Last March Annemerel Mol won the UFW-KLV thesis award for her master thesis ‘Bio-electro chemical battery’ in the category Environmental Sciences. This prize is awarded every year by University Fund Wageningen and by KLV Alumni Network Wageningen to outstanding students that have been graded with a 9 or higher for their M.Sc. thesis.
The jury was clearly impressed by Mol’s work, that they described as ‘a highly accessible and entirely convincing thesis’. Not only did she provide proof of concept of a bio-electrochemical battery, but also developed a working prototype based on an original, theoretical and practical approach. According to the jury, Mol’s thesis is a first step towards an environmental friendly, renewable electricity storage system that has the potential to be competitive with existing polluting battery systems.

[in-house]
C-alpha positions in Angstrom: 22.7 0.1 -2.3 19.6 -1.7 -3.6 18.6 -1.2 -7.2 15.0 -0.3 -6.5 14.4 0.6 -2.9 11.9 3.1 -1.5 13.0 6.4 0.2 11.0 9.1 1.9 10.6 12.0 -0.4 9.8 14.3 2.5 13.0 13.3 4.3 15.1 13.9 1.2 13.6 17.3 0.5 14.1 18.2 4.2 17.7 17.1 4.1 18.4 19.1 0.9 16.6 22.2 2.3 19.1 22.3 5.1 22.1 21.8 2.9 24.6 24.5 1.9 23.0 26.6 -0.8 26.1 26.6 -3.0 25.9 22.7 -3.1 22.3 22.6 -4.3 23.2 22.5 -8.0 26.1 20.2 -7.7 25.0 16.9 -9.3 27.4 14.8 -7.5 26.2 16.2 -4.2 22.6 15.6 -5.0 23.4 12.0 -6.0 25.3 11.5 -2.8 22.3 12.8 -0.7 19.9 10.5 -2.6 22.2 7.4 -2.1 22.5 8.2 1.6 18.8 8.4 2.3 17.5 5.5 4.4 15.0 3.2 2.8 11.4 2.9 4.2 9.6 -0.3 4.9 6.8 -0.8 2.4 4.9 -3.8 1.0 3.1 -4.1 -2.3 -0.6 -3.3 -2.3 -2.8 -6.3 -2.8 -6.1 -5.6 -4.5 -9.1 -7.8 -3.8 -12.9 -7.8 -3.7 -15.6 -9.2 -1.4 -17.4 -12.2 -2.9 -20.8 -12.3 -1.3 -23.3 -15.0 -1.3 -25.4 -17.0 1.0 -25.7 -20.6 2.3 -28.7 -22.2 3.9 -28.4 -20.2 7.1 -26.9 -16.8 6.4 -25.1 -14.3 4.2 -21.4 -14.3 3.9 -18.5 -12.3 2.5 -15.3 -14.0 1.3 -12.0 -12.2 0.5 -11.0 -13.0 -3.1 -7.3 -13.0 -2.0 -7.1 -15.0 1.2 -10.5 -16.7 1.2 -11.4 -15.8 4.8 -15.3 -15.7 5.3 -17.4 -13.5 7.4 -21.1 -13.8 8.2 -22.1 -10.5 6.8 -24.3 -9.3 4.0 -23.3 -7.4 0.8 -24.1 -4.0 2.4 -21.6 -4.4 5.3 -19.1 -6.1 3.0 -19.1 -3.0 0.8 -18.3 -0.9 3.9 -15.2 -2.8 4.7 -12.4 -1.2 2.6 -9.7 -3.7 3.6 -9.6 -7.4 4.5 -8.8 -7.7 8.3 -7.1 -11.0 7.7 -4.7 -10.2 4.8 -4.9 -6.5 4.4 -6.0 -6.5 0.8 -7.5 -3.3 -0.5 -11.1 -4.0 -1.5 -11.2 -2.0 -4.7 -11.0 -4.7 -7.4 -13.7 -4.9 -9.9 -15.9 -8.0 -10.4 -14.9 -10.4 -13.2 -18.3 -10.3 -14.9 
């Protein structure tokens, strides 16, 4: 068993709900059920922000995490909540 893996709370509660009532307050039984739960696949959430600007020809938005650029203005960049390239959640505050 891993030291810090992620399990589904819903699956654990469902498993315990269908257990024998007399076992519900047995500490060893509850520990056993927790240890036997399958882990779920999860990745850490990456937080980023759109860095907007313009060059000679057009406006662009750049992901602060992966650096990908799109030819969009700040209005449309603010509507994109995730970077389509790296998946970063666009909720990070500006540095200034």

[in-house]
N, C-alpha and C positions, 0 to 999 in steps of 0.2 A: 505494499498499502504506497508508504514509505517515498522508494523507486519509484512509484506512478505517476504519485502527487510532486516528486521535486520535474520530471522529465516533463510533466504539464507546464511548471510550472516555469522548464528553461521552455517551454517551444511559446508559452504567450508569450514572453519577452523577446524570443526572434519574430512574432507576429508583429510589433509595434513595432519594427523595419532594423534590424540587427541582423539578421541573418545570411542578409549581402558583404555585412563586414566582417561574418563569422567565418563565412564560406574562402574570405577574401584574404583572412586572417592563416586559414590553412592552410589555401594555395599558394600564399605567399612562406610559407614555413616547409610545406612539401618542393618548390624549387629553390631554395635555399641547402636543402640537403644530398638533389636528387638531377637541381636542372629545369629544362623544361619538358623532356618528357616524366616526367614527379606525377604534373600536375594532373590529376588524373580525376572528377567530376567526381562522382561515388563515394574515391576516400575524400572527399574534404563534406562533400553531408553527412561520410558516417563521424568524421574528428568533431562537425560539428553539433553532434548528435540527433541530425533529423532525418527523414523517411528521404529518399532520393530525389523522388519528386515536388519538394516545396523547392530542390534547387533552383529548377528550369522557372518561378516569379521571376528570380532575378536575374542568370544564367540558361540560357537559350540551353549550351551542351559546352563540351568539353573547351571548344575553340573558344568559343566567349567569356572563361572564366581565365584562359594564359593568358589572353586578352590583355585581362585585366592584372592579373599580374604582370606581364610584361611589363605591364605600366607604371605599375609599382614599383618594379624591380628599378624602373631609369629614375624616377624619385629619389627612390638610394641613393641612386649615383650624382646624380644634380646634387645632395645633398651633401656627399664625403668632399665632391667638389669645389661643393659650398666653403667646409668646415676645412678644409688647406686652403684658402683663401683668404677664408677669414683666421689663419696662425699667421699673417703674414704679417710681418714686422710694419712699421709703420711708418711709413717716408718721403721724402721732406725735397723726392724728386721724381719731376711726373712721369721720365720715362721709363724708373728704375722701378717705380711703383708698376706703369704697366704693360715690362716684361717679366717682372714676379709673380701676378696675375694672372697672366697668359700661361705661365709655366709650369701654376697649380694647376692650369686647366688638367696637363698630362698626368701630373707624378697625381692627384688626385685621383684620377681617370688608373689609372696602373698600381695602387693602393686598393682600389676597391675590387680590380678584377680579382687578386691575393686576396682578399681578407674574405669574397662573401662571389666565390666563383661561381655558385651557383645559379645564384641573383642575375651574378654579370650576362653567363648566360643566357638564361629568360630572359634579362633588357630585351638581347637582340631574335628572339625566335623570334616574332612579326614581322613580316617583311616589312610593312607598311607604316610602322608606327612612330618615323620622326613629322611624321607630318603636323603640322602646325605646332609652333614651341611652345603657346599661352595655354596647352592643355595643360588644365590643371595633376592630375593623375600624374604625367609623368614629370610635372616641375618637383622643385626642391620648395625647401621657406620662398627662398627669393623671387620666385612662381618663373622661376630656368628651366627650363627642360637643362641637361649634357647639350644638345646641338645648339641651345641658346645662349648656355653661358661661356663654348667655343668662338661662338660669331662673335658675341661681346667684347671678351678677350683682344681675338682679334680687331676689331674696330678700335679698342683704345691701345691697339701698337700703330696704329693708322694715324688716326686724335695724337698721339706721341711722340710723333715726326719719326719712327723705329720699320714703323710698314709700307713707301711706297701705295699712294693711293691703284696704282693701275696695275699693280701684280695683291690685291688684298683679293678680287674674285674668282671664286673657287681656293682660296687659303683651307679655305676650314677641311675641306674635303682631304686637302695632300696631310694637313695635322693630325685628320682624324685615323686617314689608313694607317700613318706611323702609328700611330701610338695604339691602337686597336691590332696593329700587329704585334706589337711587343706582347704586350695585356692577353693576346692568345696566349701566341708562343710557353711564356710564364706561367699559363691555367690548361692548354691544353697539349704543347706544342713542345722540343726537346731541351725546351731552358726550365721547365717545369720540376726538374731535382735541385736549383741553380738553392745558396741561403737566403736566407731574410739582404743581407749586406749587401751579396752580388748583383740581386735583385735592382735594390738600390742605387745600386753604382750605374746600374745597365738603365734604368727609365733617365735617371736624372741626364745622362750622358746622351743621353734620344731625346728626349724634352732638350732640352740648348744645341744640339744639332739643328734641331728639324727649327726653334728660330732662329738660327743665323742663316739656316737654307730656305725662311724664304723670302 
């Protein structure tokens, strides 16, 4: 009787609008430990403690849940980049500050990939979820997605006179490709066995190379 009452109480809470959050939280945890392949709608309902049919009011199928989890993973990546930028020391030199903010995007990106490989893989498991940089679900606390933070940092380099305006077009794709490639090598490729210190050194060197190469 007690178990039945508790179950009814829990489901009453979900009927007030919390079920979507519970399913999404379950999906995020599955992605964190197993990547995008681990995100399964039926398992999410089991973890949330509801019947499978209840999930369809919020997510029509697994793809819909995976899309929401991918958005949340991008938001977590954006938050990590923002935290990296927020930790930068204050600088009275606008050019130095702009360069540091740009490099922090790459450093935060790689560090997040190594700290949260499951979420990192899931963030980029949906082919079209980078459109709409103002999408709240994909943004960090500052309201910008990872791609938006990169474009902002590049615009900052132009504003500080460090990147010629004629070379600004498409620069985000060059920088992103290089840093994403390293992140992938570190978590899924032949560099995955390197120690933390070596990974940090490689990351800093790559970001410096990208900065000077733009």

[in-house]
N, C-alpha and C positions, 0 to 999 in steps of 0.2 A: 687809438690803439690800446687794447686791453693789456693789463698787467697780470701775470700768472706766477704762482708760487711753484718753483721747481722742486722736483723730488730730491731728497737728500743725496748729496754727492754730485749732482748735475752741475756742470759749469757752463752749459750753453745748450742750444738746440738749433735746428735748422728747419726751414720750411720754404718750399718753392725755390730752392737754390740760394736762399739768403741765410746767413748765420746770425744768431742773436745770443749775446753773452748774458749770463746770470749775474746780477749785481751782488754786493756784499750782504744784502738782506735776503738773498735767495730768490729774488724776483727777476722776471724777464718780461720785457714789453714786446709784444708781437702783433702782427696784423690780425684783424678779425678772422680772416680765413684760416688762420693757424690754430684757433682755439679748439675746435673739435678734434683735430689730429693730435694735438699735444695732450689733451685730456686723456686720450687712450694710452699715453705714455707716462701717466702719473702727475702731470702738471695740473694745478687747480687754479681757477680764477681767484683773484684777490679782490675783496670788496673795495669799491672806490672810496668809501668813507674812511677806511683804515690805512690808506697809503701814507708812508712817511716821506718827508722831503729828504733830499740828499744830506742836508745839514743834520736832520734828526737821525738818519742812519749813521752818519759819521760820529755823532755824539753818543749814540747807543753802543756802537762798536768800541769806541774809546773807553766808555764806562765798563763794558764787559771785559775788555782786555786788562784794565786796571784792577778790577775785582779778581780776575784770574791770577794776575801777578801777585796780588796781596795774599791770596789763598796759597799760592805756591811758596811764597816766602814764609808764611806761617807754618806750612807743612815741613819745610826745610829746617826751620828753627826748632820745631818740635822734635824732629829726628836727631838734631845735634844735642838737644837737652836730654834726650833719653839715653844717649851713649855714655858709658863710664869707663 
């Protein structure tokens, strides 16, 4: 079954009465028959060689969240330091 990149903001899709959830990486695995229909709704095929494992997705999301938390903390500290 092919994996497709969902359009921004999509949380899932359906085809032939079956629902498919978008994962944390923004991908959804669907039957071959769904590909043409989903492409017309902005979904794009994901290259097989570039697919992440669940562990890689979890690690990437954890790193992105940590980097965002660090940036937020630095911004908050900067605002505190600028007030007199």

Current electricity-storing systems, like lithium-ion batteries, are expensive, contain rare materials and are difficult to recycle. Therefore, there is a growing need for cost-effective, environmental friendly technologies to store surplus electricity from renewable resources, like wind or solar energy. The newly developed bio-battery is definitely an excellent candidate. Mol: ‘Our bio-battery is made exclusively from materials that are widely available and is completely biodegradable.
Micro-organisms play a key role in the concept of the bio-battery. The principle is based on the exchange of electrical and chemical energy. The design consists of 2 main components, a charging unit and a discharging unit, that are integrated in one system. To charge the battery, bacteria convert CO2 and electrical energy (electrons), supplied by a sustainable resource, into acetic acid. The battery is discharged and delivers energy when different bacteria convert acetic acid (chemical energy) back into CO2 and electrons (fig. 1). ‘It was a lot of hard precision work and determination to integrate these systems’, says the prize winner. ‘But in the end it all worked out and we built a functioning battery!’